1 Department of Management Engineering, Technical University of Denmark2 Quantitative Sustainability Assessment, Department of Management Engineering, Technical University of Denmark3 University of Suttgart4 University of Michigan5 University of Stuttgart6 École Polytechnique Fédérale de Lausanne7 University of Michigan
Dynamic plant uptake models are suitable for assessing environmental fate and behavior of toxic chemicals in food crops. However, existing tools mostly lack in-depth analysis of system dynamics. Furthermore, no existing model is available as parameterized version that is easily applicable for use in spatially resolved frameworks for comparative assessment. In the present paper, we thus analyze the dynamics of substance masses in a multi-compartment plant–environment system by applying mathematical decomposition techniques. We thereby focus on the evolution of pesticide residues in crop components harvested for human consumption by taking wheat grains as example. Results show that grains, grain surface and soil are the compartments predominantly influencing the mass evolution of most pesticides in the plant–environment system as a function of substance degradation in plant components and overall residence time in soil. Additional influences are associated with substance molecular weight and time span between pesticide application and crop harvest. Building on these findings, we provide an accurate and yet simple linear approximation of the dynamical system to predict masses in harvested crop components relative to the total applied pesticide, defined as harvest fractions. Parameterized predictions correspond well with results from the full dynamic model, with an overall deviation of a factor 22 for harvest fractions in the relevant range between 1 and 10−10 in wheat. The in-depth analysis of model dynamics provides additional information of the evolution of pesticides in food crops, which is important for regulators and practitioners. In addition, the parametric representation of system dynamics allows for drastically reducing input data requirements and for comparing harvest fractions of a wide range of substances without using a complex dynamic model.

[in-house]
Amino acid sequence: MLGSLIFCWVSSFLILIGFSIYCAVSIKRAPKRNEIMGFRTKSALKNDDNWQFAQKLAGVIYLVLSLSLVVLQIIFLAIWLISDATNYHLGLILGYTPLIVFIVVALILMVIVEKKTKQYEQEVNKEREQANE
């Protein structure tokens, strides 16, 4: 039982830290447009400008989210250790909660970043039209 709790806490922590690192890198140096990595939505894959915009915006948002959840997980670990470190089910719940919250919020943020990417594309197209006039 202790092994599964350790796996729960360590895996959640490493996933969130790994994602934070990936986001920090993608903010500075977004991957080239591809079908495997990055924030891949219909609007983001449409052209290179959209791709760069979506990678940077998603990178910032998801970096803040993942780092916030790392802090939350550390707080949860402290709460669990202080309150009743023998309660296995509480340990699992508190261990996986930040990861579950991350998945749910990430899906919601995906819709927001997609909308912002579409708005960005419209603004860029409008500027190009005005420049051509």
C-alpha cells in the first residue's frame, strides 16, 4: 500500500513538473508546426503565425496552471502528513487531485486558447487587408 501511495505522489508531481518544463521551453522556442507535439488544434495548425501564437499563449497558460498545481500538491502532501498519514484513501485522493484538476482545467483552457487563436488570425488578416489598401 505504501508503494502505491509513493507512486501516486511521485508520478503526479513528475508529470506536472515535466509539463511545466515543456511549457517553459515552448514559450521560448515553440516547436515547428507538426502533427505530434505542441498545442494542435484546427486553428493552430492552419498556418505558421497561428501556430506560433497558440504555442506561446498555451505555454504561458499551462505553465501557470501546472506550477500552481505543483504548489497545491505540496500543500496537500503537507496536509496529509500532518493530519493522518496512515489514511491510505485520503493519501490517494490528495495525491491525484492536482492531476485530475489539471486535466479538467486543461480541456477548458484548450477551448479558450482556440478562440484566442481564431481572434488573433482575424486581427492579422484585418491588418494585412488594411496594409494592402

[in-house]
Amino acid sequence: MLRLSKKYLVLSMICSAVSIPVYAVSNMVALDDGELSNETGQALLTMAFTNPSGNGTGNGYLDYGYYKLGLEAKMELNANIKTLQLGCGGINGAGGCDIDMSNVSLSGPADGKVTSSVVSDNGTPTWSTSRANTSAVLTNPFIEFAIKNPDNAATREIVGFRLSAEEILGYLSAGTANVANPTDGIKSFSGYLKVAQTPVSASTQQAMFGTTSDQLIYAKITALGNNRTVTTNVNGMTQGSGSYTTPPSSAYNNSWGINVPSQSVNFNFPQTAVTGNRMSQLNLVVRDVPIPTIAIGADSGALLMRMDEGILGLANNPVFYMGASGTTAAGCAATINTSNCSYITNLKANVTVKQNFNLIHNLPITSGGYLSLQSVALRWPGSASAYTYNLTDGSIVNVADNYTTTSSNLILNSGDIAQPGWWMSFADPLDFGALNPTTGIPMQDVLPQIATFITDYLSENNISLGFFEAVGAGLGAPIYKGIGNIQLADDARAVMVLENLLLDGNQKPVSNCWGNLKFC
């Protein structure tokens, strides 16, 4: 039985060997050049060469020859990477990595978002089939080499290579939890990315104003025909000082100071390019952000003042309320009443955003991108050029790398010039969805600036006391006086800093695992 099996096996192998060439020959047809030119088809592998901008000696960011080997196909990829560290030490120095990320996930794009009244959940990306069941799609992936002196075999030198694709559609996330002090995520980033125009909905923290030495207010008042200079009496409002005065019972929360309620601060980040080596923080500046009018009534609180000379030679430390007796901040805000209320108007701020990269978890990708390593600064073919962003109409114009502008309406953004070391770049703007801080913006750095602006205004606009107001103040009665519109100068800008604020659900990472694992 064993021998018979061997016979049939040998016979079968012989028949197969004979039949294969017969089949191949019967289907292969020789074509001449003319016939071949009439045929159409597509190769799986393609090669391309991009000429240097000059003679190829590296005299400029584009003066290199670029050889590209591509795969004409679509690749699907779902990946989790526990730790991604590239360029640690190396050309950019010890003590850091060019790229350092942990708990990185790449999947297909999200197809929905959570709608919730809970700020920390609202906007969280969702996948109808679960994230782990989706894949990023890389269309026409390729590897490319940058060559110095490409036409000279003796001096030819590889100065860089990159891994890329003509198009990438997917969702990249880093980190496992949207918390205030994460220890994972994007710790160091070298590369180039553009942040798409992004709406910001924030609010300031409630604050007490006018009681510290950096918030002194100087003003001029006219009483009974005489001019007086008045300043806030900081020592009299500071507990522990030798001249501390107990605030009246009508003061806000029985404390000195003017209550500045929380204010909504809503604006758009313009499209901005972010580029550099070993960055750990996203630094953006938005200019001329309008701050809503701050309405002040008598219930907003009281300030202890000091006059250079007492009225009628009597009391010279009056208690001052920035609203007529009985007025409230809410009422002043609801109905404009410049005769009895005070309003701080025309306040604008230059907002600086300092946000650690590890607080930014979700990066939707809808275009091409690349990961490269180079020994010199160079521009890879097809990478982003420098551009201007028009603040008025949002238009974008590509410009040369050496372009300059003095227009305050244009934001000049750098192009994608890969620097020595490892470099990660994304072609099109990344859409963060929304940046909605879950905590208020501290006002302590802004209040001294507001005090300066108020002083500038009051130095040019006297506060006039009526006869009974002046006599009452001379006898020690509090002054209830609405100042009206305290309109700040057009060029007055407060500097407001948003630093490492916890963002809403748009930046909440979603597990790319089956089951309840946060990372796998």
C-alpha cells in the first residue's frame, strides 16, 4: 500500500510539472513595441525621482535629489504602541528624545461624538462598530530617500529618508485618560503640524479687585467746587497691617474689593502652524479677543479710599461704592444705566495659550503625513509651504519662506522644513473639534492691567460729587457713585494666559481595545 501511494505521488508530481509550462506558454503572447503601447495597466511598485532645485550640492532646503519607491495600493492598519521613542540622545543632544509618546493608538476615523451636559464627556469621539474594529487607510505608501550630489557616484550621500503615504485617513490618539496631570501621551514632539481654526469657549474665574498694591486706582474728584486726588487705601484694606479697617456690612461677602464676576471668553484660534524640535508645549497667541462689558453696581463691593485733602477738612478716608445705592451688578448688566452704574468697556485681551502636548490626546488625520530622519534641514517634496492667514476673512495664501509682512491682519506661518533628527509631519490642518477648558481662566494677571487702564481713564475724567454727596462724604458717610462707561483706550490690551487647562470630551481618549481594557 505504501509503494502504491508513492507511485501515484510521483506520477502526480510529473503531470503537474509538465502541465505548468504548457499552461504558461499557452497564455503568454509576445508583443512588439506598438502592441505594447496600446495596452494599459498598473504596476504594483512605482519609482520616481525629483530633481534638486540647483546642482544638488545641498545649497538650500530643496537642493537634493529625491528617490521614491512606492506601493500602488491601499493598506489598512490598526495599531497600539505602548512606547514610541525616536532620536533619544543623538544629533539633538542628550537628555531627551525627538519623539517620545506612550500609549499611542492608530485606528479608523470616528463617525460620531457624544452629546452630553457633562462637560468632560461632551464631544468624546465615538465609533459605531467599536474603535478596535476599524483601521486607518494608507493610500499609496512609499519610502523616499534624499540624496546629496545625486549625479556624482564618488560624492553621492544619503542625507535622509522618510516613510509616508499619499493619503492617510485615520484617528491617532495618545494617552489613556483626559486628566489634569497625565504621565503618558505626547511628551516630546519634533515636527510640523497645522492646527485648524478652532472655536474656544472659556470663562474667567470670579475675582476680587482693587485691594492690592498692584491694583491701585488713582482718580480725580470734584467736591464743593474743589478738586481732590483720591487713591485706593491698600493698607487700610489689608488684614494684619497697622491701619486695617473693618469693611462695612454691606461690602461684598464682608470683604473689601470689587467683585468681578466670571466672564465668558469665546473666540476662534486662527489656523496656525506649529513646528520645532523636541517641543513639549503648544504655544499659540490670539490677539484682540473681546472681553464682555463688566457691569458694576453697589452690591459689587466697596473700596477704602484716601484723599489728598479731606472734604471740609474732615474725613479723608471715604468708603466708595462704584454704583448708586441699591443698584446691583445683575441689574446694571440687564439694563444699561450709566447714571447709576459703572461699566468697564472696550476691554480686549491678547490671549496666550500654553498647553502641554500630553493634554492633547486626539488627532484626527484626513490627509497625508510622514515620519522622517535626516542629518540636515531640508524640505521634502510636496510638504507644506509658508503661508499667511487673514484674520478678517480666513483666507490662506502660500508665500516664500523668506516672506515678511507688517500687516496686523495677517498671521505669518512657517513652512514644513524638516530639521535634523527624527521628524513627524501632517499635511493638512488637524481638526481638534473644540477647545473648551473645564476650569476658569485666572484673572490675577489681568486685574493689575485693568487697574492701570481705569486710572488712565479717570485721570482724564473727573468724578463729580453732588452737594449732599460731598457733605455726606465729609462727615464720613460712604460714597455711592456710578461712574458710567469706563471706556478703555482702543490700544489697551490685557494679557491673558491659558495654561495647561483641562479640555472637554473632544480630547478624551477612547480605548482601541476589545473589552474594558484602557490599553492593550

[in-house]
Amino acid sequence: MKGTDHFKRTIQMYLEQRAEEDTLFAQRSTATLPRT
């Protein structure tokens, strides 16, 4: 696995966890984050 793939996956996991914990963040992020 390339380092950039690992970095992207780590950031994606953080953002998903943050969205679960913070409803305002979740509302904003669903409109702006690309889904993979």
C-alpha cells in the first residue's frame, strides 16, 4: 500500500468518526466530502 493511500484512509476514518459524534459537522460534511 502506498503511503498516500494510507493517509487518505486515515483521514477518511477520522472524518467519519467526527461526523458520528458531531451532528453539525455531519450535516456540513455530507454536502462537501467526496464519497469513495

Environmental Modelling and Software, 2013, Vol 40, p. 316-324